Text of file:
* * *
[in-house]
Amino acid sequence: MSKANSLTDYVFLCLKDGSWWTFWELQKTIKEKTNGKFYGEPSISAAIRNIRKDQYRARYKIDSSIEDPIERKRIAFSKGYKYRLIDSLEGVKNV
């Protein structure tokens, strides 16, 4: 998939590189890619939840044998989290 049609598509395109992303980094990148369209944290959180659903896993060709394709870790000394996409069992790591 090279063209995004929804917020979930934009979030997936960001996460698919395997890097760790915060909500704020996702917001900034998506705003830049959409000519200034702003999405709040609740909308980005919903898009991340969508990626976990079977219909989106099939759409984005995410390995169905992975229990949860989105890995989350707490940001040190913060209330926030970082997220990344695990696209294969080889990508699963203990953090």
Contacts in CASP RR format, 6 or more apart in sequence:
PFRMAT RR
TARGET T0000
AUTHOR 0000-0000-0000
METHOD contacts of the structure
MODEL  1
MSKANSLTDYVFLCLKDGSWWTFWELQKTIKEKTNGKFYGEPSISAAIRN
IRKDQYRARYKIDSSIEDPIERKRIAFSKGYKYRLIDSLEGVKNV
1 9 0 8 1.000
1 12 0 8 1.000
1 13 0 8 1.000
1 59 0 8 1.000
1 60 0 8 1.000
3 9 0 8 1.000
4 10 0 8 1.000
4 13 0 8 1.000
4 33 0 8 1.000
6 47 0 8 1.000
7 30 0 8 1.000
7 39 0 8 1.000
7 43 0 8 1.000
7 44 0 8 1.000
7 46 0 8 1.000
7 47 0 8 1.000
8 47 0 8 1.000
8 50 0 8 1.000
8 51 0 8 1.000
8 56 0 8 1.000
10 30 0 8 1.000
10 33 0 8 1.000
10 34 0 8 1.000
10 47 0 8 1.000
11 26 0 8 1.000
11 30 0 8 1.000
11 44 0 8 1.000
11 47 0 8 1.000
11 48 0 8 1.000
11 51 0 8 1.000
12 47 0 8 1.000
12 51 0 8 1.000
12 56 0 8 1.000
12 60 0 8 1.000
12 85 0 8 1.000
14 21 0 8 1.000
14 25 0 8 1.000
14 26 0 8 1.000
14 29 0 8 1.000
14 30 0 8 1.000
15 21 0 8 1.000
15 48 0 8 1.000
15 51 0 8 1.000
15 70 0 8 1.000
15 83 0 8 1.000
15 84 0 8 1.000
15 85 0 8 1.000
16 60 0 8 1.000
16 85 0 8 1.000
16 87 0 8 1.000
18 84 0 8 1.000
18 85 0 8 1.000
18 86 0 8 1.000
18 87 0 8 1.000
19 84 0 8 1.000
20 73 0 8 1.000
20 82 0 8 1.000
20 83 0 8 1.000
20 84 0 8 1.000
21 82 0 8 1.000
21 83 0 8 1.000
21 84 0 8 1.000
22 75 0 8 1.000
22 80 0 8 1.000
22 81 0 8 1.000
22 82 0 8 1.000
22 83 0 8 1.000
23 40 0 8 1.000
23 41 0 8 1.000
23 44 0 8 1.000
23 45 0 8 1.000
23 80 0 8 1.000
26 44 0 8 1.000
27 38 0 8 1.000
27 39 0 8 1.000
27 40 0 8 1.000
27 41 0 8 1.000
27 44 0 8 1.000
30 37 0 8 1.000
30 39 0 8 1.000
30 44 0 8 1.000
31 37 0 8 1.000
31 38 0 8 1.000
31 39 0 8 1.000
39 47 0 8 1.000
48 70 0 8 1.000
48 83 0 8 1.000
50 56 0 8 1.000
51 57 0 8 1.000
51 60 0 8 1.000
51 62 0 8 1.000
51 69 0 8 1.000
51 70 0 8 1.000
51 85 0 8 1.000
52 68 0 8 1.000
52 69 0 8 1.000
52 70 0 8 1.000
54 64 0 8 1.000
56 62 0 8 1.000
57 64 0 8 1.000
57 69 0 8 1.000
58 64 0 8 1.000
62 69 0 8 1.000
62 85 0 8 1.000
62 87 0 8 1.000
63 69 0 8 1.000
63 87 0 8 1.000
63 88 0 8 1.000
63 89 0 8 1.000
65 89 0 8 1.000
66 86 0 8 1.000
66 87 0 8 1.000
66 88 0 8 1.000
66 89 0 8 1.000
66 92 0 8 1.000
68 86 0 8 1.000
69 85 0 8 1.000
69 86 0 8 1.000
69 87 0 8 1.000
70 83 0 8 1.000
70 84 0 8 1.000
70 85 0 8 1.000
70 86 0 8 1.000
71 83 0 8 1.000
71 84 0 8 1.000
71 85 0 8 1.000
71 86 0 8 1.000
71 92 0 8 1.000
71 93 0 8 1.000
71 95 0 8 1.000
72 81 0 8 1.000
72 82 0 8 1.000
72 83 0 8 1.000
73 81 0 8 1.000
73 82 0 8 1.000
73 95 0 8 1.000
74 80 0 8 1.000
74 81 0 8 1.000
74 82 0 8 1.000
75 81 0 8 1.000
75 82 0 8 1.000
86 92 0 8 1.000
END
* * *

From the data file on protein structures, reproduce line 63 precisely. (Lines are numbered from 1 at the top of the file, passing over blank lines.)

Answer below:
18 85 0 8 1.000